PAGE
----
"The bill will increase the penalty for unauthorised access offences from six months to two years, and for unauthorised modification of computer systems from five to 10 years." This is from an article posted 6 years ago about amendments to the original act.

captaincranky captaincranky, TechSpot Addict, said:

Hate to break it to you, but the courts don't give a flying flip how much time people had to spend changing all their info and canceling credit cards. All they care about is what the perp did in regards to the law. .

Actually, at the federal level, and in a round about sort of way, they do.

Federal sentencing guidelines give and take points away for behaviours during the commission of a crime. You rob a bank, that's xx points. You're carrying a gun,that's more points. You pull it out, more points. You fire it, more points again. Points added are months added to your base sentence.

What has to happen, is the guidelines need to be updated in a reasonable manner, to compensate for the severity of impact of a given computer crime.

Law enforcement must continue to evolve and keep pace with cyber crime. certainly is.

gwailo247, TechSpot Chancellor, said:

matrix86 said:

Hate to break it to you, but the courts don't give a flying flip how much time people had to spend changing all their info and canceling credit cards. All they care about is what the perp did in regards to the law.

Nobody is getting my point it seems. My point is that in a cybercrime the amount of victims is staggering compared to "real world" crimes. When you steal the credit card numbers of 100,000 people, you're affecting 100,000 lives. If you steal one guy's wallet, you get, let's say, six months. Now, if you steal 100,000 guys "virtual wallets" you get six months. The amount of victims in a cyber crime is not taken into account when sentencing happens.

All I am saying is that when cyber criminals are sentenced, the amount of damage they do should be taken into account, not just the single count of computer hacking. If you set a building on fire in order to get back at your ex, and you end up killing 50 people, you don't get charged with one count of arson, and the deaths are just counted as incidental to the fire, you get charged with 50 counts of murder, and you get 50 life sentences.

I understand that sentencing guidelines don't reflect this fact, that is what bothers me. I don't think that people should get life sentences for stealing credit card numbers, but when you disrupt the lives of so many people, your sentence should reflect the amount of chaos that you did to society, even something as trivial as forcing people to get new credit card numbers. If a car thief can get a few years for stealing a car, why does a guy whose economic damages are in the millions in terms of man hours of work needed to rectify the problem he caused should get a slap on the wrist? If you steal 100,000 credit card numbers, you stole from 100,000 people. A decade in prison would be a fair penalty for such a crime, not six months and a $10,000 fine. How is that even a fair punishment for the damage the person has done? That's a joke, and it's not punishment, and it's not a deterrent. It's an inconvenience. And crimes of this scope, that cause this much damage and havoc to society, should not be punished with an inconvenience.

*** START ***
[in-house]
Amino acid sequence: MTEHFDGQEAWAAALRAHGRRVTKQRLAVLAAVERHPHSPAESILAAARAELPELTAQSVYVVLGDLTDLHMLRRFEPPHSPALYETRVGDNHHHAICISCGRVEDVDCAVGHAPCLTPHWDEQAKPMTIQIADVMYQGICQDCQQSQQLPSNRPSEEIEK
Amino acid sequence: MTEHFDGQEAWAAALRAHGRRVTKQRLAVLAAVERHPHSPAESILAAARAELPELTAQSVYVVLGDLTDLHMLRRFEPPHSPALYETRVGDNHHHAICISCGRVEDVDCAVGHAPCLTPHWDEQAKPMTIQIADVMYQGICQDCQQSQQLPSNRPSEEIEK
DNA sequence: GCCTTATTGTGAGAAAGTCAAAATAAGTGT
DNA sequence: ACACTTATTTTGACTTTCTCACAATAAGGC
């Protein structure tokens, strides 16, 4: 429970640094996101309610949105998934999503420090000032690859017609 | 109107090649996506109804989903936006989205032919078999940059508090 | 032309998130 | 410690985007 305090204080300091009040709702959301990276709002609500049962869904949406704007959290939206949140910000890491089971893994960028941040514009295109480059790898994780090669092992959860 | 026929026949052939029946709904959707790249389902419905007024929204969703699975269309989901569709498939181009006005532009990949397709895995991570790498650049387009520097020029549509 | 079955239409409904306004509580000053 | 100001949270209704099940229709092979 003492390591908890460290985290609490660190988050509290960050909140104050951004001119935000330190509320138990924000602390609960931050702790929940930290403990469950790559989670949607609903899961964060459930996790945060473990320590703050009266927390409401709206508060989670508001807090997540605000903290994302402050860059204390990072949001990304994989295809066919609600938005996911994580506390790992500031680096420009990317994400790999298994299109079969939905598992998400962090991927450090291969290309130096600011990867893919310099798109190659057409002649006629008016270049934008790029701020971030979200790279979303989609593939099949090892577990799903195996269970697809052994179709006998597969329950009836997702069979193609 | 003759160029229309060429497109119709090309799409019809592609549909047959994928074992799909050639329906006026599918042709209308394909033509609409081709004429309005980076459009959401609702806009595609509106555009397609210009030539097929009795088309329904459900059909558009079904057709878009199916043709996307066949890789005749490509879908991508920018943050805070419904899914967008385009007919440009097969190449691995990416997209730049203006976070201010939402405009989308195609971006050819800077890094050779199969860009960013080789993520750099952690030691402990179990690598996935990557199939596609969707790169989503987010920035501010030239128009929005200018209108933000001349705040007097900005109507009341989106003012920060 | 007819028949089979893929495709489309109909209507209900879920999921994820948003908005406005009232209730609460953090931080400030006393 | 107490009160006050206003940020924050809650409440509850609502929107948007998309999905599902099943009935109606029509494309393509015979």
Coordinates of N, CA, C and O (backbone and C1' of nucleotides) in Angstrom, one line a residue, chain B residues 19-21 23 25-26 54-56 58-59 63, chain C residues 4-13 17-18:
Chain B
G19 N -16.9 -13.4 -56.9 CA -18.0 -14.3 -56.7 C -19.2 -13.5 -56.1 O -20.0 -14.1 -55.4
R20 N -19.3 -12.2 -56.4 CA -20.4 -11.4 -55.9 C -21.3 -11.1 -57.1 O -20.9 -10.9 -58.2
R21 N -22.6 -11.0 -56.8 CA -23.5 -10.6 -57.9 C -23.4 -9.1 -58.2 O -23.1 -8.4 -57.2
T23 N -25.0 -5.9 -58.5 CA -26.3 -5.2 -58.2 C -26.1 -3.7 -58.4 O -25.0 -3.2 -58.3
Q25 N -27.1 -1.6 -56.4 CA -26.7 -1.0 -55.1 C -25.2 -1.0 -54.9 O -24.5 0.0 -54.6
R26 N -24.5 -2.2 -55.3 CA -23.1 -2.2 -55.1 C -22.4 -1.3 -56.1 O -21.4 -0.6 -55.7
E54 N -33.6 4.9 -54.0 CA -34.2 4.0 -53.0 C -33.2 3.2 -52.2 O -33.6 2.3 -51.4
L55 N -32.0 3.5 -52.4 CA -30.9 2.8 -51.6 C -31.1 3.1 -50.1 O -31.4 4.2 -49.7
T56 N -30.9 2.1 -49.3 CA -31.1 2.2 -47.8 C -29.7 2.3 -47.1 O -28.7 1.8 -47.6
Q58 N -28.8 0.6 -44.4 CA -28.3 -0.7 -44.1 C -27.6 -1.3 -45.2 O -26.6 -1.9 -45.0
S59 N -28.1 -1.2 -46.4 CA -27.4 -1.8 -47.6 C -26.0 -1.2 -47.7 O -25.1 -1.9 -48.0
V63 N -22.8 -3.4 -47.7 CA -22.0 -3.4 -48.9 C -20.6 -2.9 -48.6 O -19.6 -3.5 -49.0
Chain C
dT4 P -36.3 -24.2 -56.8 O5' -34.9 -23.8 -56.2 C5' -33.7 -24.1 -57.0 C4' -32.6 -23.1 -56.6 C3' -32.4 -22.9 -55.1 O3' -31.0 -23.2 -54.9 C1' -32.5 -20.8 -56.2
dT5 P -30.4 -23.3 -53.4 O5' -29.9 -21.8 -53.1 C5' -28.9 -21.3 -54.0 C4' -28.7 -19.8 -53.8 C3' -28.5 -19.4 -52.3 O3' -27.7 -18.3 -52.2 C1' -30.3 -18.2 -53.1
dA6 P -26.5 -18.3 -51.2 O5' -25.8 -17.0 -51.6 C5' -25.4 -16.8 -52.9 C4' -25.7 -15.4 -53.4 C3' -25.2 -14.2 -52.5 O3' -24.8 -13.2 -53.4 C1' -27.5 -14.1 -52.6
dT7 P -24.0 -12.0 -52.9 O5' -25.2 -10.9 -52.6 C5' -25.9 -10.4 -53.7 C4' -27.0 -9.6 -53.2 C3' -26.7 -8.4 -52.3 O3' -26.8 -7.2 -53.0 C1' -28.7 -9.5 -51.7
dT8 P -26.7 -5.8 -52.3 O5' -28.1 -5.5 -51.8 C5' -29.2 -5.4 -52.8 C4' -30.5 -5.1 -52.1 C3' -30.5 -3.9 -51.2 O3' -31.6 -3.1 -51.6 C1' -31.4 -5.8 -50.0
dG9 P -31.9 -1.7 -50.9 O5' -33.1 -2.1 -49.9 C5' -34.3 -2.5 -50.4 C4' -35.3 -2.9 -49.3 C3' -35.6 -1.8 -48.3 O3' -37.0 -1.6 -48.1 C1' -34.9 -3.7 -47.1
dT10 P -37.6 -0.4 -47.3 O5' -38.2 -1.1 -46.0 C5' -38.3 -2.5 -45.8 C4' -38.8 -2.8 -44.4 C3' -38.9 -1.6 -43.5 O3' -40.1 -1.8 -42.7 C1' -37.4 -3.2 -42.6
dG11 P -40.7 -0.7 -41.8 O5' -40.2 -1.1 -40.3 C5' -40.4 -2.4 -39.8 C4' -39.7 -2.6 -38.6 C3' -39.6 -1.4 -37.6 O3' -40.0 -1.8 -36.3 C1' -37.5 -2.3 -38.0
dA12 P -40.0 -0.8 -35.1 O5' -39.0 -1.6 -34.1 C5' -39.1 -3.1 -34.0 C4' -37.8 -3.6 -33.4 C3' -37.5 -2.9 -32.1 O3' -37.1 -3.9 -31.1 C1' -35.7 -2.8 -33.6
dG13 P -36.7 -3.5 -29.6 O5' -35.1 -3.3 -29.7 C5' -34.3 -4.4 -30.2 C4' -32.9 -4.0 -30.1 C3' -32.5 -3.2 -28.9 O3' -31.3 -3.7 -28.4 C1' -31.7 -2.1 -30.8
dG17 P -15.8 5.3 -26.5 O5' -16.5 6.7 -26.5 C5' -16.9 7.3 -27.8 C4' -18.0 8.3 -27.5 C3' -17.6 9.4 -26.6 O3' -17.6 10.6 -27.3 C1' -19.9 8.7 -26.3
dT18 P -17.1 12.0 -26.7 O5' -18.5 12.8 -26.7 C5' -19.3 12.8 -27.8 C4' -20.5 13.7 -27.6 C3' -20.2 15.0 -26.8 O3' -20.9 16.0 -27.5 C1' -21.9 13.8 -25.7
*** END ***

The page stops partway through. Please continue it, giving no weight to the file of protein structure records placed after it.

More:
captaincranky captaincranky, TechSpot Addict, said:

Nobody is getting my point it seems.
I completely get your point, and agree with you completely. Which is why my feelings are so hurt, when you, in such a cavalier and disdainful fashion, brutally stuff me in the "nobody" category.

gwailo247, TechSpot Chancellor, said:

captaincranky said:

Nobody is getting my point it seems.
I completely get your point, and agree with you completely. Which is why my feelings are so hurt, when you, in such a cavalier and disdainful fashion, brutally stuff me in the "nobody" category.

My apologies good sir.

I will henceforth only refer to you as "nobody" when being interrogated by a angry cyclops.

NTAPRO NTAPRO said:

Why do they move people to California? I keep hearing about that place when Sony is mentioned...

NTAPRO NTAPRO said:

gwailo247 said:

Guest said:

It's not like he killed or injured anyone, so give him a $10k fine or a few months in prison.

He participated in disrupting the lives of thousands of people. I've had friends who had to change all their contact info, credit cards, etc, because of this crap.

No, he and all his little buddies should get nice long sentences of jail time, and even if they're not getting pounded in the ass daily, the threat of it, or getting beaten up, or having all your stuff taken away from you, will make them reconsider the value of LULZ.

People like you are exactly the problem. Nothing happened to you, so you don't care, you think its funny. Perhaps you're 12 and having your identity stolen is not a big deal to you, but for people, adults, to whom it has happened, have had their lives disrupted for years while they try to restore their good name and credit.

Sentences need to be much harsher, so that hackers don't think that the worst thing that will happen to them if they end up getting caught is becoming an editor at Wired.

Not everyone gets pounded in the ass >_>